FreeRTOS Exercise Lab04

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FreeRTOS Lab 04

  • The tasks created in the previous examples spend most of their time in the Blocked state. While in this state, they are not able to run, so cannot be selected by the scheduler.
  • There must always be at least one task that can enter the Running state. To ensure this is the case, an Idle task is automatically created by the scheduler when vTaskStartScheduler() is called. The idle task does very little more than sit in a loop—so, it is always able to run.
  • The idle task has the lowest possible priority (priority zero), to ensure it never prevents a higher priority application task from entering the Running state.
  • It is possible to add application specific functionality directly into the idle task through the use of an idle hook (or idle callback) function — a function that is called automatically by the idle task once per iteration of the idle task loop.
  1. Create two Tasks as in the Lab 01
  2. Create a third Task which will print the number of idle counts.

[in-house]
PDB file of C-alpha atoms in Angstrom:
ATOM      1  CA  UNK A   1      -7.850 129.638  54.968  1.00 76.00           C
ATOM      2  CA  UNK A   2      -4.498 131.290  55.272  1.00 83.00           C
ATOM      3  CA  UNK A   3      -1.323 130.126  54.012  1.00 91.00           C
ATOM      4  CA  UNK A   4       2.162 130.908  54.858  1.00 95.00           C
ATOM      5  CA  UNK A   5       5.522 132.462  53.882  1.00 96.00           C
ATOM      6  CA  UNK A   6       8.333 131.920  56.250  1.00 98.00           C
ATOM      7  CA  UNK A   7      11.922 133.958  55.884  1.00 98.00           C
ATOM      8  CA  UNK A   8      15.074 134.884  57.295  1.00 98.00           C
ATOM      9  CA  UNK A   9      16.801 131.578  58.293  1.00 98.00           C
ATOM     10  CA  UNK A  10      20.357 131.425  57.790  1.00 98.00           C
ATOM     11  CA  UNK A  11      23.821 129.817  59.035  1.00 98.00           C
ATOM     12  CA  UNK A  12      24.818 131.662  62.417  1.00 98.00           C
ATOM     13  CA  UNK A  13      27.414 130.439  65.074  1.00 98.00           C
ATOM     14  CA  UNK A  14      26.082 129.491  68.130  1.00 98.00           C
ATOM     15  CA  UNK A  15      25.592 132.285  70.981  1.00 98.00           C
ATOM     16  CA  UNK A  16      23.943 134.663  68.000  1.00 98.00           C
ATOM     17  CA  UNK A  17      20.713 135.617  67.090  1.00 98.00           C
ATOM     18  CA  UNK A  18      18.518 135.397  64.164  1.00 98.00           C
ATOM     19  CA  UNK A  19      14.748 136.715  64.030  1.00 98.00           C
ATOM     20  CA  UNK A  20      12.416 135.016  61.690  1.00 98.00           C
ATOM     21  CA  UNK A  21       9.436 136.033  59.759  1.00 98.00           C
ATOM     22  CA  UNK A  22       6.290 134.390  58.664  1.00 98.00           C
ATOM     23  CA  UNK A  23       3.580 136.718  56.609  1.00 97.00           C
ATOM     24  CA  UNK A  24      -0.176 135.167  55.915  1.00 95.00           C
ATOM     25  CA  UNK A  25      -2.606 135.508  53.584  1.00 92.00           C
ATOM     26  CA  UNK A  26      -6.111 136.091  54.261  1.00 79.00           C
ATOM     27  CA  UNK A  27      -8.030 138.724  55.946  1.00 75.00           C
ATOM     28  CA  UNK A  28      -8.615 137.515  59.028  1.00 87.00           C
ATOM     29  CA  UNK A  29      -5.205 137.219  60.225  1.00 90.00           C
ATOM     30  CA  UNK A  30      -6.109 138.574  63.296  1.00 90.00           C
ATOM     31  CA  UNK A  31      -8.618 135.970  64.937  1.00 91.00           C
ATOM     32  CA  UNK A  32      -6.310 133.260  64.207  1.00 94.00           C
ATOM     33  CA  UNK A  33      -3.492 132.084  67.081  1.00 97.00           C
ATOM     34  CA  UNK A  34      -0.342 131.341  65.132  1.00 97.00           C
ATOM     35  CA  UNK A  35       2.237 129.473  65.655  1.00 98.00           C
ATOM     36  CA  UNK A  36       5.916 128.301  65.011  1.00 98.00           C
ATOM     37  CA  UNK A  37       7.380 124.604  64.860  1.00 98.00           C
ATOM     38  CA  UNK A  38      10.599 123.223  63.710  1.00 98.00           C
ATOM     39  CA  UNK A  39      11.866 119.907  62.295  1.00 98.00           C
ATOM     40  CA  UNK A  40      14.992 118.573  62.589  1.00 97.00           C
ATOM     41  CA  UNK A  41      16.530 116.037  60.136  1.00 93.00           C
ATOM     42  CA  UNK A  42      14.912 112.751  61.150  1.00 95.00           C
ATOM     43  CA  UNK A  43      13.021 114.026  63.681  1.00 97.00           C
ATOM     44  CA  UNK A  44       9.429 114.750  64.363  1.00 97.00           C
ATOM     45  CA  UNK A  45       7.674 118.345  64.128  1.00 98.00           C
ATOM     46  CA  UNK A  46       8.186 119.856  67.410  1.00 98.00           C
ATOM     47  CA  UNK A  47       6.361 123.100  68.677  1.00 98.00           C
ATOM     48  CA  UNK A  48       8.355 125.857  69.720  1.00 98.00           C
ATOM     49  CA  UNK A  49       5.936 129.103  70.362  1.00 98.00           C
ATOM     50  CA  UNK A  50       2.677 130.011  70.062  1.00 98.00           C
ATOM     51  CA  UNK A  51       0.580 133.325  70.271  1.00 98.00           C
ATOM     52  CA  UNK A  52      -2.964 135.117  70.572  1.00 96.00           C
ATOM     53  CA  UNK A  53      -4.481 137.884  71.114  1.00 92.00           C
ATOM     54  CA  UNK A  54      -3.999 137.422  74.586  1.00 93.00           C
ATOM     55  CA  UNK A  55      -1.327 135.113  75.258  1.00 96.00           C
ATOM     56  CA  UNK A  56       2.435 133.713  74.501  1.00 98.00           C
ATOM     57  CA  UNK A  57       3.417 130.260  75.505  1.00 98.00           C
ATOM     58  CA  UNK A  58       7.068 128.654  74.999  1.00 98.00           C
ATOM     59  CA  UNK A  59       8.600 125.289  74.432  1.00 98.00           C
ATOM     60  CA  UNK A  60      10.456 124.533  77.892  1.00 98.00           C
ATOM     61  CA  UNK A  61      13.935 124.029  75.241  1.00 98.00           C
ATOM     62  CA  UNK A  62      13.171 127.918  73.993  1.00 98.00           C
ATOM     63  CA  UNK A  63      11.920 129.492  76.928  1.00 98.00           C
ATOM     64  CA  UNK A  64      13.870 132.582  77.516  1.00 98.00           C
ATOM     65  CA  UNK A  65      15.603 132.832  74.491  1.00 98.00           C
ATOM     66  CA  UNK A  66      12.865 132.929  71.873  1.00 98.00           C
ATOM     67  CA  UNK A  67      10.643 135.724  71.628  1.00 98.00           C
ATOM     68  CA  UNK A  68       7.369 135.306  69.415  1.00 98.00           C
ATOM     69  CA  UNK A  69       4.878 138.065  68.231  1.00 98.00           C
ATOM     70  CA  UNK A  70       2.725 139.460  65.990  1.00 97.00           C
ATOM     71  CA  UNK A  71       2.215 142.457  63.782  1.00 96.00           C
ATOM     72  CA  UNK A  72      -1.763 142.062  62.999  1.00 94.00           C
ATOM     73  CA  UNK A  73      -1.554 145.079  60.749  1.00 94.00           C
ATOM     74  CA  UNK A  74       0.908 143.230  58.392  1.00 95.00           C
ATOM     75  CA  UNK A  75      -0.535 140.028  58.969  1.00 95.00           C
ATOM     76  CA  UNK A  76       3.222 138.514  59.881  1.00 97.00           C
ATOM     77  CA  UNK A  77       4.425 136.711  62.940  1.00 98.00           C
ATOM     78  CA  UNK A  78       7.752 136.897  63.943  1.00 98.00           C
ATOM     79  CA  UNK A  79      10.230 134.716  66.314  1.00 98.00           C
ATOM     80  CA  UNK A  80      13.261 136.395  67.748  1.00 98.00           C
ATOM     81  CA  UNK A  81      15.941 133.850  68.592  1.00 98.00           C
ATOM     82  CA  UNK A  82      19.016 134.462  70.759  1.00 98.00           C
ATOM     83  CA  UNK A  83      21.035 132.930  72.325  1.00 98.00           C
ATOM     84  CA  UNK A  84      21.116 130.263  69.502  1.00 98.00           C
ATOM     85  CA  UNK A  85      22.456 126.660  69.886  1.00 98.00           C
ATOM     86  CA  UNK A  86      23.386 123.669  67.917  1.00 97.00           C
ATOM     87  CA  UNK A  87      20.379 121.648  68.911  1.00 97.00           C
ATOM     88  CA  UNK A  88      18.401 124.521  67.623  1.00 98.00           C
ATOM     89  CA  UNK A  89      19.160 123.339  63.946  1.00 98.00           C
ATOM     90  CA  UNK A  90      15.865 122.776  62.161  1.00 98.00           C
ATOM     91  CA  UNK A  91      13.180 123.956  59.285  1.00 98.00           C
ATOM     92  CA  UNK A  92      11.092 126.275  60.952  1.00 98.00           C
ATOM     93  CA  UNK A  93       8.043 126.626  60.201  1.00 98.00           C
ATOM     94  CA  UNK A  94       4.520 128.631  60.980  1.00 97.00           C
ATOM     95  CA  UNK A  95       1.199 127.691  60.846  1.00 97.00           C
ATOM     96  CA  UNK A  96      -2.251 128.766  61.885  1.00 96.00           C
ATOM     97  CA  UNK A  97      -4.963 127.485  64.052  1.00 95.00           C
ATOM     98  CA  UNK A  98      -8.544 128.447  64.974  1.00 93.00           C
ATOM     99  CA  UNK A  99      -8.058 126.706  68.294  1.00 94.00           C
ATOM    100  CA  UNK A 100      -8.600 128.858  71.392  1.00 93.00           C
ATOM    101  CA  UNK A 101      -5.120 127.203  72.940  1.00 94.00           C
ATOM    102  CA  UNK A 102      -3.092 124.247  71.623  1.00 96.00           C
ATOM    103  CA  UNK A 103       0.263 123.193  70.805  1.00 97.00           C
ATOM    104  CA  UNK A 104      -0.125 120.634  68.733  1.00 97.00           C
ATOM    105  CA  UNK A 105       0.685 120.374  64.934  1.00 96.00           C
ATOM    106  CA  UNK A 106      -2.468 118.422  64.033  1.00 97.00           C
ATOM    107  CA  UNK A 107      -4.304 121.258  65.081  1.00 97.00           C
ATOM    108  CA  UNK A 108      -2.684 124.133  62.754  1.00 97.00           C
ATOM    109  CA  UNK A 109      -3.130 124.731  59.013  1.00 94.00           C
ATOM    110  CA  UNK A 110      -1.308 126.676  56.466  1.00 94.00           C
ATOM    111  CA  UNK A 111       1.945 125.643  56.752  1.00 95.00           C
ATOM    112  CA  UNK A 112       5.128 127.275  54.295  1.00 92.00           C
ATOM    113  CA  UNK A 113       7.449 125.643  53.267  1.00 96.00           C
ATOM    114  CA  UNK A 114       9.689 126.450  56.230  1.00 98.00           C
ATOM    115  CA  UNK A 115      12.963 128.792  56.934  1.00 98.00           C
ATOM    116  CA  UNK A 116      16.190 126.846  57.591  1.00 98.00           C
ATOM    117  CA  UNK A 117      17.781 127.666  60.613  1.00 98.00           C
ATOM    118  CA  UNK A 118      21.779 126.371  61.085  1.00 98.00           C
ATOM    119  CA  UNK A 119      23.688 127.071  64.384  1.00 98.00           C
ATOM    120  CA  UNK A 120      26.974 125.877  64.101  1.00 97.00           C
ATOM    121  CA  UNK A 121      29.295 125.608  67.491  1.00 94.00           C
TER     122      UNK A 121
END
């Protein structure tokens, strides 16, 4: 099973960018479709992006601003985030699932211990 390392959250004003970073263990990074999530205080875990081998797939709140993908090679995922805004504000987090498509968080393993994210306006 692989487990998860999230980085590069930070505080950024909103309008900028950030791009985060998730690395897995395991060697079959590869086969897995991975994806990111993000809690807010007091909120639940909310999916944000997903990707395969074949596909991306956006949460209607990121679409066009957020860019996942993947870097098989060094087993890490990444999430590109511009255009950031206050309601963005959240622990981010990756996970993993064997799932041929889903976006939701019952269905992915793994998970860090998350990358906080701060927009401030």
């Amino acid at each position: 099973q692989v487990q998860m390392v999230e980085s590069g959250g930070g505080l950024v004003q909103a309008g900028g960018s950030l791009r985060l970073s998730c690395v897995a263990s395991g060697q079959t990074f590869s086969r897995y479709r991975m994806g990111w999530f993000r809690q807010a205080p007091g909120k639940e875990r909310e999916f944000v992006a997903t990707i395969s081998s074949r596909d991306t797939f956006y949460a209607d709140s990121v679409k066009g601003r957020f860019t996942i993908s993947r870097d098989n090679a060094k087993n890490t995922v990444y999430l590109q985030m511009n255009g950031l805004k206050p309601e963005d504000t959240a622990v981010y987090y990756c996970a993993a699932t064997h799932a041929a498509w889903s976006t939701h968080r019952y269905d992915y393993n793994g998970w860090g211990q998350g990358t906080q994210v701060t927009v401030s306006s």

• Note
    • configUSE_IDLE_HOOK must be set to 1 in FreeRTOSConfig.h for the idle hook function to get called.
    • An Idle task hook function must never attempt to block or suspend.
    • Idle task hook function must have the name and prototype as shown below
void vApplicationIdleHook( void )

/* Declare a variable that will be incremented by the hook function. */
volatile uint32_t ulIdleCycleCount = 0UL;
/* Idle hook functions MUST be called vApplicationIdleHook(), take no parameters, and return void. */
void vApplicationIdleHook( void )
    /* This hook function does nothing but increment a counter. */

Freertos contnuous idle tasks.png

  • The Idle task is immediately swapped out to allow Task 2 to execute at the instant Task 2 leaves the Blocked state.
    Task 2 pre-empts the idle task automatically.